Hands-On Review:Proteus power at a breakthrough price
By Wade Richmond
E-MU has incorporated their revolutionary Proteus 2500 synth engine into a trio of affordable keyboards bound to wow even the most jaded gearheads. E-MU has demonstrated yet again that their real genius lies in making heavy-duty synth processing power accessible to the creative side of musicians' brains, not just to the technical side.
I've been using E-MU's equipment for a lot of years, and I've always been amazed by their imagination. They have an uncanny ability to size up where musicians are going and open new doors to let us go there. Their sound modules have been blowing away standards for years. So I snapped at the chance to get my hands on three new keyboards: the PK-6 Proteus Keys, featuring an updated version of the Composer ROM found in the ubiquitous Proteus 2000; the XK-6 Extreme Keys, which has a hot collection of Euro and techno/electronica-flavored synth sounds; and the MK-6 Mo'Phatt Keys, sporting a hard-hitting selection of E-MU's latest sounds and grooves from the world of hip-hop, R&B, and rap.
Right out of the box, I could tell E-MU had put a lot of thought into their new babies. The bodies were well-designed, sleek, and substantial. And the internal power supply removed the need for a wall wart. That's a feature usually reserved for much more expensive boards. The keyboard action was a real surprise. I've played simple controllers at twice the price that didn't have action as crisp and vibrant. I wound up playing the PK-6 at an all-night gig-turned-jam-session and loved the keys even more when I finished than I had when I started.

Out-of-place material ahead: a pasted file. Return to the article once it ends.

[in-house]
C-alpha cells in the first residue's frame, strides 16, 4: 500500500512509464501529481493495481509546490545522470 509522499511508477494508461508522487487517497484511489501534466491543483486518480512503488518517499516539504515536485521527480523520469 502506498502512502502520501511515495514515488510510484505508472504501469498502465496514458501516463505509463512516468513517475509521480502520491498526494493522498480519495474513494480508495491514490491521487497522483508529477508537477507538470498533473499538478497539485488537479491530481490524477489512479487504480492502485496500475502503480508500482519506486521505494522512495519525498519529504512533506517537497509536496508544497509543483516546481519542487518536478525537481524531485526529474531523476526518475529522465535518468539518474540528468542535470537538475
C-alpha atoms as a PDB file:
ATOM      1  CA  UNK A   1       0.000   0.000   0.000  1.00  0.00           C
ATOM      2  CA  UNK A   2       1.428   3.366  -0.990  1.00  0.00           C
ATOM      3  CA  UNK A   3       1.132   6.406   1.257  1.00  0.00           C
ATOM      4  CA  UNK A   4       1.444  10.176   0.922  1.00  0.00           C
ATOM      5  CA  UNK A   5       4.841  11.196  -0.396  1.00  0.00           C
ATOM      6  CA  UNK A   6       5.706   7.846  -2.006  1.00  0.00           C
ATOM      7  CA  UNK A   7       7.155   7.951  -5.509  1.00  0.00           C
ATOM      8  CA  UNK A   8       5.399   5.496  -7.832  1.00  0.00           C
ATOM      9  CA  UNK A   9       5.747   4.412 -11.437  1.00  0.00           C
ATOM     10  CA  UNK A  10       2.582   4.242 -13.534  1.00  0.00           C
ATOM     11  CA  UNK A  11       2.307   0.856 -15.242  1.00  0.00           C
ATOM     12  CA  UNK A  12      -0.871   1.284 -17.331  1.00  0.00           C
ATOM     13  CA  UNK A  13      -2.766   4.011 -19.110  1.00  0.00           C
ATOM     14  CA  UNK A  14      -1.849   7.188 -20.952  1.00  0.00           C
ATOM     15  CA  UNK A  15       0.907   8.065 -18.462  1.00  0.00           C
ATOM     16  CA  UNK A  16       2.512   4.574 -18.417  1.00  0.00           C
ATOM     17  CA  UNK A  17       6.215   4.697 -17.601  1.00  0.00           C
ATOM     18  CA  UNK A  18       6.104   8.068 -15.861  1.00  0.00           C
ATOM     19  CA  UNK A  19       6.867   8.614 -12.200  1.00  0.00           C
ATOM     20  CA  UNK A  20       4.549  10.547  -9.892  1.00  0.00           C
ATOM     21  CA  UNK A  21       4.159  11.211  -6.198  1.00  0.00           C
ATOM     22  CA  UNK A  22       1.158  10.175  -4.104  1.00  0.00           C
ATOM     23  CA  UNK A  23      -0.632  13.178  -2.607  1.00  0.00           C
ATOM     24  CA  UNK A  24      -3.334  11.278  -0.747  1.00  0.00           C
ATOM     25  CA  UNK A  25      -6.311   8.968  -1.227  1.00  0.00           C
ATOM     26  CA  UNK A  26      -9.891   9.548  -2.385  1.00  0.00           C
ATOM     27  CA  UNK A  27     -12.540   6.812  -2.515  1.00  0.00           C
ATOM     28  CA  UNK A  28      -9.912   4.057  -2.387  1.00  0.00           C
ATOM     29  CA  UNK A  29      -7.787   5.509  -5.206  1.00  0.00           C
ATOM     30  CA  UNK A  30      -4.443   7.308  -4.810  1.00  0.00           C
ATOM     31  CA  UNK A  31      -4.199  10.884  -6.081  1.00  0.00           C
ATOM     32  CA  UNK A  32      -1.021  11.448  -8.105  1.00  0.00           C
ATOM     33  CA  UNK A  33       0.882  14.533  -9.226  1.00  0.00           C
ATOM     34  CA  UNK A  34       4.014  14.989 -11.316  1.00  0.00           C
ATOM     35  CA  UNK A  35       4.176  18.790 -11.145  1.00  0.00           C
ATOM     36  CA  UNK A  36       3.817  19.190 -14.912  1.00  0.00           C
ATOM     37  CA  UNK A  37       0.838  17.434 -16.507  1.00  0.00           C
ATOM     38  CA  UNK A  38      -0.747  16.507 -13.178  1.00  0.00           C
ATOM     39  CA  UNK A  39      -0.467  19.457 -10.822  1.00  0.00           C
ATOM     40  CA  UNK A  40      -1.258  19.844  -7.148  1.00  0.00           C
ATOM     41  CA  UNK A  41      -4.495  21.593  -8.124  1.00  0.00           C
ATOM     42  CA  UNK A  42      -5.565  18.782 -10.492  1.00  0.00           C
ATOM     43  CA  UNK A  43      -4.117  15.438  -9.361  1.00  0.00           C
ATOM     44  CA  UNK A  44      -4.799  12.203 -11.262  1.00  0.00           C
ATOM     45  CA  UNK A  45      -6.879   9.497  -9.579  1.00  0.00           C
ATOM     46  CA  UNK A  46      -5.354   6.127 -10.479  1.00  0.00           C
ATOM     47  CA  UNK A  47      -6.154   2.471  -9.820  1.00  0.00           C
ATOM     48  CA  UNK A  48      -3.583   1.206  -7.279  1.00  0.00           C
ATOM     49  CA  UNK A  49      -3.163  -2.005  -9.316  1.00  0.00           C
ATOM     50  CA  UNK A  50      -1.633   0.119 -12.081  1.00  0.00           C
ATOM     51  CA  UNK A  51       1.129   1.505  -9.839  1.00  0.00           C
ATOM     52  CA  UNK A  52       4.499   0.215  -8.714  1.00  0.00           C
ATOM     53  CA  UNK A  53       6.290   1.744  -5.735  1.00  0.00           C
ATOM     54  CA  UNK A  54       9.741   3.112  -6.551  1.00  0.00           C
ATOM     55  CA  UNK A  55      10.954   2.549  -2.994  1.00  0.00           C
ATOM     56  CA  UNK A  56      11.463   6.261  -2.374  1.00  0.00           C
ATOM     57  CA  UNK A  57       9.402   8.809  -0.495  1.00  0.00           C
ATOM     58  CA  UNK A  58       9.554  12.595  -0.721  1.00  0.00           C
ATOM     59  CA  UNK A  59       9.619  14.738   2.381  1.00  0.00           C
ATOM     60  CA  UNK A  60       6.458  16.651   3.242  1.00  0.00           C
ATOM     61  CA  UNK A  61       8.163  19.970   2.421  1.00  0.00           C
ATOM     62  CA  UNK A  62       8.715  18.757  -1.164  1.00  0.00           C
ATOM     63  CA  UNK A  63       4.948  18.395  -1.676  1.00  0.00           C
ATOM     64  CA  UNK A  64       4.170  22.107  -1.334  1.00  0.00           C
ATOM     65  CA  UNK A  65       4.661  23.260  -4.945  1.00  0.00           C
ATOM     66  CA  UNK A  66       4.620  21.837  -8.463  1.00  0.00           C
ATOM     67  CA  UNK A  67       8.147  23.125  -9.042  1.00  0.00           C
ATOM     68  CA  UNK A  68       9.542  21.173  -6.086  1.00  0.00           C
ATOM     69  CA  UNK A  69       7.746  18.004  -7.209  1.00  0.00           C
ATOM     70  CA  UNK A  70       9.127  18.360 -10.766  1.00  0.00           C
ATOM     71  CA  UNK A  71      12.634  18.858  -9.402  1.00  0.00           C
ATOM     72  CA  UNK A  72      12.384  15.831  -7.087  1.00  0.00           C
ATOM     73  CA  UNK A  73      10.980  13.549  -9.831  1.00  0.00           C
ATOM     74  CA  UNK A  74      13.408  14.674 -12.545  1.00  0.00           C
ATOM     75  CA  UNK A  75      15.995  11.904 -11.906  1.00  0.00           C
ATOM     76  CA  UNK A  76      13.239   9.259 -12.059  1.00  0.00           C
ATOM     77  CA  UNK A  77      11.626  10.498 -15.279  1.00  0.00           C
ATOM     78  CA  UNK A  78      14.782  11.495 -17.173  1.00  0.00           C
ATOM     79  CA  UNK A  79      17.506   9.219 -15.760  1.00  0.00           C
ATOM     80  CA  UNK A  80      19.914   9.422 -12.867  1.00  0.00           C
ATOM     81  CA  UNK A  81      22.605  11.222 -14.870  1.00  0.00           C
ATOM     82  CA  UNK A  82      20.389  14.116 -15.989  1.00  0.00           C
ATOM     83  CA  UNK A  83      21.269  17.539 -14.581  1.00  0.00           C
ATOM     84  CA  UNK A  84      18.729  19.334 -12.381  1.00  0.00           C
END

In my studio, I set up all three keyboards together on a three-tier stand and immediately got sucked into an afternoon of discovery and amusement. It's really fun to put such intuitively accessible instruments through their paces. The first thing that struck me was the phenomenal sound quality. The Proteus 2500 engine, around which all three of these keyboards are built, is a true screamin' demon among processors. It is three times faster than any other E-MU machine. All that processing power, combined with 24-bit D/A conversion, provides amazingly full and clean studio-quality sound. And the four assignable audio outs gave me total control over where the sound went.
Sixty-four-voice polyphony proved to be more than I needed for almost any application. And the onboard effects were studio quality. I could control every element of the effects with great precision and I didn't have to spend an hour with the manual to figure out how. That was something that impressed me time and time again as I worked with all of these boards. I thought of the most probable way to do something, tried it, and it always worked. There's obviously a lot of beta testing that goes into making these units friendly to real musicians.
Features & Specs: (both units feature)